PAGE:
CHARLESTON, W.Va. -- Affluent families always have used their wealth and privilege to acquire still more assets -- but "winner take all" forces of the new information-based economy enrich the top elite at ever-faster pace.
That's the conclusion of one of America's top economists, Princeton professor Alan Krueger, outgoing chairman of President Obama's Council of Economic Advisers. In a major address last month, he said:
"Economic forces have been chipping away at the middle class for decades.... We are increasingly becoming a winner-take-all economy. ... Over recent decades, technological change, globalization and an erosion of the institutions and practices that support shared prosperity in the United States have put the middle class under increasing stress. The lucky and the talented -- and it is often hard to tell the difference -- have been doing better and better, while the vast majority has struggled to keep up."
Dr. Krueger didn't specifically blame the Reagan-Bush administration, but he said repeatedly that the 1980s brought far-reaching changes helping the rich.
The presidential adviser coined the phrase, "the Great Gatsby curve." In the 1920s, he said, the top 1 percent of Americans grabbed a lion's share of wealth -- until the stock market crashed and the Great Depression struck. Later, America enjoyed growing equality between classes "and the patriotic spirit that we're all in this together." He continued:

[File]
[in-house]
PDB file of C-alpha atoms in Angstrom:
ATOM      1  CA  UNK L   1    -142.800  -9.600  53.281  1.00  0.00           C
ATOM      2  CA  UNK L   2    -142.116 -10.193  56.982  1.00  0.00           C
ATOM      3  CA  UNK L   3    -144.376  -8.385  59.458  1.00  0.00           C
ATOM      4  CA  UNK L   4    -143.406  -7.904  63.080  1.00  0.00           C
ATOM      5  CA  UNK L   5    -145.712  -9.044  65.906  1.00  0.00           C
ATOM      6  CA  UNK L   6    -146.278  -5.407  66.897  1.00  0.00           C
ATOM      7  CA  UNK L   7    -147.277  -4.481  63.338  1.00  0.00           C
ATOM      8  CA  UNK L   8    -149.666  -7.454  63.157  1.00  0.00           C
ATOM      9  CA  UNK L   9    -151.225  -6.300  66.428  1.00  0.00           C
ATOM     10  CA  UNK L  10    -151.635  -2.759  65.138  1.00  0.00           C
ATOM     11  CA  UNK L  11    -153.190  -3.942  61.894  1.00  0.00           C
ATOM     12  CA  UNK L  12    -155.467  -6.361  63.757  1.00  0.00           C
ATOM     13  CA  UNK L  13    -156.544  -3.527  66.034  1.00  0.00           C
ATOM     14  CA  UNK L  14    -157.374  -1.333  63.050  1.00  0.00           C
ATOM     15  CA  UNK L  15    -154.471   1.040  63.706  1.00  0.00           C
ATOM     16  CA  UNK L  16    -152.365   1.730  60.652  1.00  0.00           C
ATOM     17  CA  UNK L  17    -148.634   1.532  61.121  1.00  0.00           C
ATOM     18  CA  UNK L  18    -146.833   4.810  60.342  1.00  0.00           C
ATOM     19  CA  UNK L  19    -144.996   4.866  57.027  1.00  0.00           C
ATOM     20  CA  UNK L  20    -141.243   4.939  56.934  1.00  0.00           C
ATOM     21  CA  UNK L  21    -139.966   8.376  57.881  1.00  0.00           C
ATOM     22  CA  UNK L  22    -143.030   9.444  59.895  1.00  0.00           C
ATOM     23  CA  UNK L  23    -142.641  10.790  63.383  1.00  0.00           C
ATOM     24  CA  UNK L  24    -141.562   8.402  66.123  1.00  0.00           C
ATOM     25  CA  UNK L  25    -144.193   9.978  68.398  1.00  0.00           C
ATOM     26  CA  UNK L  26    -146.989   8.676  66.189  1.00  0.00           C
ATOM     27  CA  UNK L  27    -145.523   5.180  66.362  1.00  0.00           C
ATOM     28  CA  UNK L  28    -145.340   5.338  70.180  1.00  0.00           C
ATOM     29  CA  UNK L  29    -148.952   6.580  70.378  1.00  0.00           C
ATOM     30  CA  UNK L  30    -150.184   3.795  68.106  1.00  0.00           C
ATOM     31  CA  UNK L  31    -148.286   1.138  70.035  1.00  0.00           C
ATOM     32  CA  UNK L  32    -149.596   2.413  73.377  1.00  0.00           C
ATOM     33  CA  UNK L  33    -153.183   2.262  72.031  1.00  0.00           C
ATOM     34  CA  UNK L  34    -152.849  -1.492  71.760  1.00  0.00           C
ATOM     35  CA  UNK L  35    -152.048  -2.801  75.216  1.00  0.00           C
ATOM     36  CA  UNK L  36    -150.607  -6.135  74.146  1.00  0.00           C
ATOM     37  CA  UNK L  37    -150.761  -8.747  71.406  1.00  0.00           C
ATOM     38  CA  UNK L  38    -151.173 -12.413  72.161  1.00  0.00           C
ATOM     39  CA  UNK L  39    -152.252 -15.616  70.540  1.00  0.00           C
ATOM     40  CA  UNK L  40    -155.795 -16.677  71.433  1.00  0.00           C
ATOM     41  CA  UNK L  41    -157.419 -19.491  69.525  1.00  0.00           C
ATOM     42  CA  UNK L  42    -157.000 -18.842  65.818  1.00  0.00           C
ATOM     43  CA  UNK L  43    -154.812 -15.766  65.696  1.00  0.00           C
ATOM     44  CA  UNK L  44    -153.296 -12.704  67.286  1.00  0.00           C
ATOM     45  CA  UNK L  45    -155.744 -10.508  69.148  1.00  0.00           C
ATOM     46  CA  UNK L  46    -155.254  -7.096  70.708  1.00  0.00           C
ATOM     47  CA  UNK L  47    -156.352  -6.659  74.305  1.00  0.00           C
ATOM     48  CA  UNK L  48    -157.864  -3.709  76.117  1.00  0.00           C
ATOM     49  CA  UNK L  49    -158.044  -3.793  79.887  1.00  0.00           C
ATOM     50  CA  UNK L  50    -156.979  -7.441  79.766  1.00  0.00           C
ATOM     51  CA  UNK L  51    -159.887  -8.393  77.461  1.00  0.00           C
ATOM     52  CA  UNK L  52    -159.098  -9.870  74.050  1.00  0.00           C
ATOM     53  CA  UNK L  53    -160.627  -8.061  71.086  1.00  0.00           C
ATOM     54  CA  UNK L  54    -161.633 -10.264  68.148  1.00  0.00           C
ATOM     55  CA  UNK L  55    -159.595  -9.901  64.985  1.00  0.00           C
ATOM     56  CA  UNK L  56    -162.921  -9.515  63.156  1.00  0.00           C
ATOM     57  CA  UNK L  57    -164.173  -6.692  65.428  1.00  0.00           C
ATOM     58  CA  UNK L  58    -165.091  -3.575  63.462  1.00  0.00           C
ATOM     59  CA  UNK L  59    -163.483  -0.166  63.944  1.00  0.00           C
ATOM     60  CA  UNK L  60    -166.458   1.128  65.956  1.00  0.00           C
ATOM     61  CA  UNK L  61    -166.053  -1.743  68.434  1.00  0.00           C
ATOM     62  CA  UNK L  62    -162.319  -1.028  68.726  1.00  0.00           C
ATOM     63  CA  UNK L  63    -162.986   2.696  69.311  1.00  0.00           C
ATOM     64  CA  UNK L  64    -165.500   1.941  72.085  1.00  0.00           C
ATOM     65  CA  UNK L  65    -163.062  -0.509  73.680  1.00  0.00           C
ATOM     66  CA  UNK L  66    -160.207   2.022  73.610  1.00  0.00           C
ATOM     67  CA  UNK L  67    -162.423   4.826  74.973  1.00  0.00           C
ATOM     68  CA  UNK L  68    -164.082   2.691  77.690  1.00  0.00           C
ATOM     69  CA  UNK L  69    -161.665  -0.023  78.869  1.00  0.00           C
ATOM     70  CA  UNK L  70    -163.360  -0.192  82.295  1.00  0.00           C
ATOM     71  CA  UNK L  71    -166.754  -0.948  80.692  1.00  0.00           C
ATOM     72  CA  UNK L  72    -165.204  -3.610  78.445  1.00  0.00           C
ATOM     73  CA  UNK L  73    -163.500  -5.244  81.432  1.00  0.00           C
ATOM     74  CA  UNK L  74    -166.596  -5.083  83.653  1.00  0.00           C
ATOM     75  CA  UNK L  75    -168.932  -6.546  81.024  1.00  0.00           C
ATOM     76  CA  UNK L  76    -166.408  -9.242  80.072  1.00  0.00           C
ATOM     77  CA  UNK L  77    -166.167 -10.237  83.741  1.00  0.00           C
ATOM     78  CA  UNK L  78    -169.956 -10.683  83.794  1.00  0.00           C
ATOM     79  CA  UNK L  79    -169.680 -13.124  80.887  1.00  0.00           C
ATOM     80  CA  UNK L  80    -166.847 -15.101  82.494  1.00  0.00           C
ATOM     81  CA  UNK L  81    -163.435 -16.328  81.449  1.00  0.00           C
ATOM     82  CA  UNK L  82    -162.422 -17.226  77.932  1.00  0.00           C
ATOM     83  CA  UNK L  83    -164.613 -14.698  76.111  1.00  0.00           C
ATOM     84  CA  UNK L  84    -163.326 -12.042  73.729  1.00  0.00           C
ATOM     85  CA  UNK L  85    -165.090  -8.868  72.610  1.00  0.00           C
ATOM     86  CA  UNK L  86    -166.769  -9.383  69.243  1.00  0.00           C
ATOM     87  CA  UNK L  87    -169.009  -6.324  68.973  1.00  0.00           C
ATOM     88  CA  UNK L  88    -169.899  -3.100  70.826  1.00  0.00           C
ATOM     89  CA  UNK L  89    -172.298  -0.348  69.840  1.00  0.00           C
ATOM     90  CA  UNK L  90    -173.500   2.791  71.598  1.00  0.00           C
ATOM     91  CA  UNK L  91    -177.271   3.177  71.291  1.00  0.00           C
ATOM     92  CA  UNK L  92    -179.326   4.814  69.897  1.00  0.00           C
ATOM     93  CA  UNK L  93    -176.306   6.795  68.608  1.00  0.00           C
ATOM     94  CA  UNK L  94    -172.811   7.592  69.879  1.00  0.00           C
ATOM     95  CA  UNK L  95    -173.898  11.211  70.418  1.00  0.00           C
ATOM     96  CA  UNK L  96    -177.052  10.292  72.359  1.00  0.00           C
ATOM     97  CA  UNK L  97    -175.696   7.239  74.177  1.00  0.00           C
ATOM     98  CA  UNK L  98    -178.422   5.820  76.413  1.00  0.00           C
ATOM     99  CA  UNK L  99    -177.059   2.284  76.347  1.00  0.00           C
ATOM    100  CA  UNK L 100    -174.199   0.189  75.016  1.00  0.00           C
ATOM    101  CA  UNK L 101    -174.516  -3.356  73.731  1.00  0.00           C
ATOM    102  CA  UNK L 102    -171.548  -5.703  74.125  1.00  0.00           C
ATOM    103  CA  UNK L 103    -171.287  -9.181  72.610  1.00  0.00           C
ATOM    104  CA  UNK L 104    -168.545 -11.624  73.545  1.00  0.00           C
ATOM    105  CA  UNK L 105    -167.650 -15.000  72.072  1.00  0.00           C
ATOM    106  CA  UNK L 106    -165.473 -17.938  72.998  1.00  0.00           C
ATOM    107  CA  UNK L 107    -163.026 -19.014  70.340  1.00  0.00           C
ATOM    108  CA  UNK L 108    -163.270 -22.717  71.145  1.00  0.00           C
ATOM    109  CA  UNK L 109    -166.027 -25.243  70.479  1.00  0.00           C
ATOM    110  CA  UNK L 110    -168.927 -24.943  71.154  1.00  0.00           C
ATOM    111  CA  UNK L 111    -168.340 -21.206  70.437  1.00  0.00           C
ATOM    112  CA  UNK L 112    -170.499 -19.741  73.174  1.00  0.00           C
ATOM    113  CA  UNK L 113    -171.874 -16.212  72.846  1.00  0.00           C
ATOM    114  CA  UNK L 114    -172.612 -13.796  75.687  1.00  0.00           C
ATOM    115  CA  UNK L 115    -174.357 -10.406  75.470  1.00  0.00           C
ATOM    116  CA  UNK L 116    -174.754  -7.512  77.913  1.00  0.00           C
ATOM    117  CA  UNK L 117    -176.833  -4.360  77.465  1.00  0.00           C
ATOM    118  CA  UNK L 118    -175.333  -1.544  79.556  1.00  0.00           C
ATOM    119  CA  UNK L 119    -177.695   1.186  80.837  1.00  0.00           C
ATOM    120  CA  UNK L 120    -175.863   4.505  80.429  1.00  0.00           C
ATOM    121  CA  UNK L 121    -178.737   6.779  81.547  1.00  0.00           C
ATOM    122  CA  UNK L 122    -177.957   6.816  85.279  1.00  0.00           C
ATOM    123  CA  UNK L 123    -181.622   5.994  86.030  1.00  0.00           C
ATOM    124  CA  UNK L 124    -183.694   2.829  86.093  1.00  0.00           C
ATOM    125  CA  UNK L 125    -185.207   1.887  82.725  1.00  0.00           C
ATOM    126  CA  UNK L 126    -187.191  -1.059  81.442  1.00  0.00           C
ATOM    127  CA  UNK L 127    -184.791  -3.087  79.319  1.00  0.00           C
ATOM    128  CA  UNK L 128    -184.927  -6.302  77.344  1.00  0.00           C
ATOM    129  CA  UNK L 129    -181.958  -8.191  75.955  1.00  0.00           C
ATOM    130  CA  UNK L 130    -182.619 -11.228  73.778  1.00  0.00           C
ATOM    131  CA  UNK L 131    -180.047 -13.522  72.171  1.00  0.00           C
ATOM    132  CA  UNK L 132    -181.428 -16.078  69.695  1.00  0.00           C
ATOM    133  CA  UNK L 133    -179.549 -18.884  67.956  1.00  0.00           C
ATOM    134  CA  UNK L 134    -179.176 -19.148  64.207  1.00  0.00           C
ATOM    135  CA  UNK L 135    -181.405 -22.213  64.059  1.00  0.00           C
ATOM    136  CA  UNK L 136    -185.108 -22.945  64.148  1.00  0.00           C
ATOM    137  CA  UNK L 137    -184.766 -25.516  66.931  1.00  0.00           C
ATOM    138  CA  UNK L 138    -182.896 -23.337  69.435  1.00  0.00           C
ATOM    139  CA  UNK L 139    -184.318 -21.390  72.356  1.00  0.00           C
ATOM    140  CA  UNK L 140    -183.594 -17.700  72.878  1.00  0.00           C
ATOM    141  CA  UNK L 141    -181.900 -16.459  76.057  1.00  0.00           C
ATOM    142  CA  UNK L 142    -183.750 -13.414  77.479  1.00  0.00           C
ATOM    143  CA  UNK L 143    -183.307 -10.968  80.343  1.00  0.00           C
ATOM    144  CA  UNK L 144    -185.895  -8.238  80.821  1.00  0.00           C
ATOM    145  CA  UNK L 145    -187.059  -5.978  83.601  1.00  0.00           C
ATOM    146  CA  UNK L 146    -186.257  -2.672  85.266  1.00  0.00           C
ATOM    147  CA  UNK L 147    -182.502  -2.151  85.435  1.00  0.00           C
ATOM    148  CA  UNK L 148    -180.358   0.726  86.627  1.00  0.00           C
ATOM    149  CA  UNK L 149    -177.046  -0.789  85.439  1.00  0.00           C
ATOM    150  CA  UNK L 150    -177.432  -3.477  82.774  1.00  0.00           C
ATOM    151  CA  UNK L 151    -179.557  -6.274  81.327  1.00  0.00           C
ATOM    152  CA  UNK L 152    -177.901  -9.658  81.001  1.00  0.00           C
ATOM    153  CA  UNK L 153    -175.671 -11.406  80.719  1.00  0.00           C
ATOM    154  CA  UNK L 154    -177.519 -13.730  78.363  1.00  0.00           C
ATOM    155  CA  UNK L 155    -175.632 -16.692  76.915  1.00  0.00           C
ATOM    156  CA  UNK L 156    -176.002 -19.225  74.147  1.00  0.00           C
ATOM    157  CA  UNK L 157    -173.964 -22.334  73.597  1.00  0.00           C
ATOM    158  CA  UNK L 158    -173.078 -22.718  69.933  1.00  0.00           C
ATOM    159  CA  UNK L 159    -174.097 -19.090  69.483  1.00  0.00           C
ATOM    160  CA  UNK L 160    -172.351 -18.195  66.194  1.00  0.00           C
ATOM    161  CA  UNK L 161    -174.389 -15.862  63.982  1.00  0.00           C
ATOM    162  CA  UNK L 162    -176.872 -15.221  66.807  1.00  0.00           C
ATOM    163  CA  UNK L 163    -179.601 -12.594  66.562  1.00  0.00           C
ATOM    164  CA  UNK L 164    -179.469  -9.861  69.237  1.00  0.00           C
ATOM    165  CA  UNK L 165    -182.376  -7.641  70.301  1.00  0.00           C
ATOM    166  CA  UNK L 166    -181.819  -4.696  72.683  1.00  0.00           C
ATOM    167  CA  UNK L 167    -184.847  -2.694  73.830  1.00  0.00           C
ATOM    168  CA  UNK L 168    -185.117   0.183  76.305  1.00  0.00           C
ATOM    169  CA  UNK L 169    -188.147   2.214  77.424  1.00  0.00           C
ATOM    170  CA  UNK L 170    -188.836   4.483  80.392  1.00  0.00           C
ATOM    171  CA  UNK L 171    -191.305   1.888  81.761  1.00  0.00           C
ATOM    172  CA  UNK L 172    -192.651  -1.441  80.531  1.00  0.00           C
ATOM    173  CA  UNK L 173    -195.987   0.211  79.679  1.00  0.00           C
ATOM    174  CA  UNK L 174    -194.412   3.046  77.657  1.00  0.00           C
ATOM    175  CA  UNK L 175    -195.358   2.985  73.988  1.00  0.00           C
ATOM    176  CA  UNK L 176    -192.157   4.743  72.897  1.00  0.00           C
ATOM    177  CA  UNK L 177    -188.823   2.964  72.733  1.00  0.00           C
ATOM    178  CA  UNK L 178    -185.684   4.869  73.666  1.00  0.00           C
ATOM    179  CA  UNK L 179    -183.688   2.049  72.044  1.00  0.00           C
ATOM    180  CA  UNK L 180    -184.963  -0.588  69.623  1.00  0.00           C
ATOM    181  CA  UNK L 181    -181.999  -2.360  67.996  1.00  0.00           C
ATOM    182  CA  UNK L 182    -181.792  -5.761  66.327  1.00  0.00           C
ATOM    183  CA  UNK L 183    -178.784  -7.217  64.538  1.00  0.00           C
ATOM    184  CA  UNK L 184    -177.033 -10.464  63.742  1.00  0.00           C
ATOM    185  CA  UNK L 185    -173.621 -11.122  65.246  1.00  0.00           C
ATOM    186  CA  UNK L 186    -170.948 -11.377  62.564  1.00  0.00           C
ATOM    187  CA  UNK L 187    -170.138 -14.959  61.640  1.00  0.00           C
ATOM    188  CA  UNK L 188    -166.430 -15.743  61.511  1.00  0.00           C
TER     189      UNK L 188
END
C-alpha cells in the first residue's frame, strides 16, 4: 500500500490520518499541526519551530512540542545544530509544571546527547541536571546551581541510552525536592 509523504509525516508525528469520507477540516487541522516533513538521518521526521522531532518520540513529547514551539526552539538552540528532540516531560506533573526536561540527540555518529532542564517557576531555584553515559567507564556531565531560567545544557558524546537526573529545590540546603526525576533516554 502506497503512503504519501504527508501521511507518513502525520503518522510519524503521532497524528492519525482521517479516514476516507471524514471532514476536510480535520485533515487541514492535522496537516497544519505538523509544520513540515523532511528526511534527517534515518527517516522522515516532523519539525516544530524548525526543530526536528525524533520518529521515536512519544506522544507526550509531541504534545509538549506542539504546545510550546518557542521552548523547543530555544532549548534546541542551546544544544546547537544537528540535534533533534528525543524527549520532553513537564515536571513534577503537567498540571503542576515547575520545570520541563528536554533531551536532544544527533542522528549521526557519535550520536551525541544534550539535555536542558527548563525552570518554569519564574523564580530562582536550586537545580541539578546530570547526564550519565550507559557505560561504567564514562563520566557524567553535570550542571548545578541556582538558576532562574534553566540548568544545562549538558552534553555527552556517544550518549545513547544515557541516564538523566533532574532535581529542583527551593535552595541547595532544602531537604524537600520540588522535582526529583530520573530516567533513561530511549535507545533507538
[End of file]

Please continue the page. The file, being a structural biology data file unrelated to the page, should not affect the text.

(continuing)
"After World War II, a social compact ensured that workers received a fair share of the gains of economic growth. This was enforced by labor unions, progressive taxation, a minimum wage that increased in value, anti-discrimination legislation and expanding educational opportunities. ... The expanding middle class in the postwar period was a defining experience for our country. ...
"Beginning in the 1980s, however, inequality rose significantly in the United States, with the share of income accruing to the top 1 percent rising to heights last seen in the Roaring '20s."
Today, he said, the snowballing computer revolution undercuts ordinary jobs and gives enormous opportunity to the top few who manipulate information to make money.
"In 1965, the average CEO earned about 18 times as much as the average worker," he noted. "Now the average CEO earns over 200 times as much. ... As a result of the rise in inequality, the amount of income going to the top 1 percent of American families has increased by about $1 trillion on an annual basis. ... Given the dramatic rise in inequality in the United States over the past three decades, we have reached the point where inequality is hurting the economy."
He quoted Theodore Roosevelt: "On the whole, and in the long run, we shall go up or down together."
Dr. Krueger recommended boosting the minimum wage, expanding college opportunity and taking other steps to give the working class a better chance. He quoted President Obama:
"We can either settle for a country where a shrinking number of people do really well, while a growing number of Americans barely get by, or we can restore an economy where everyone gets a fair shot."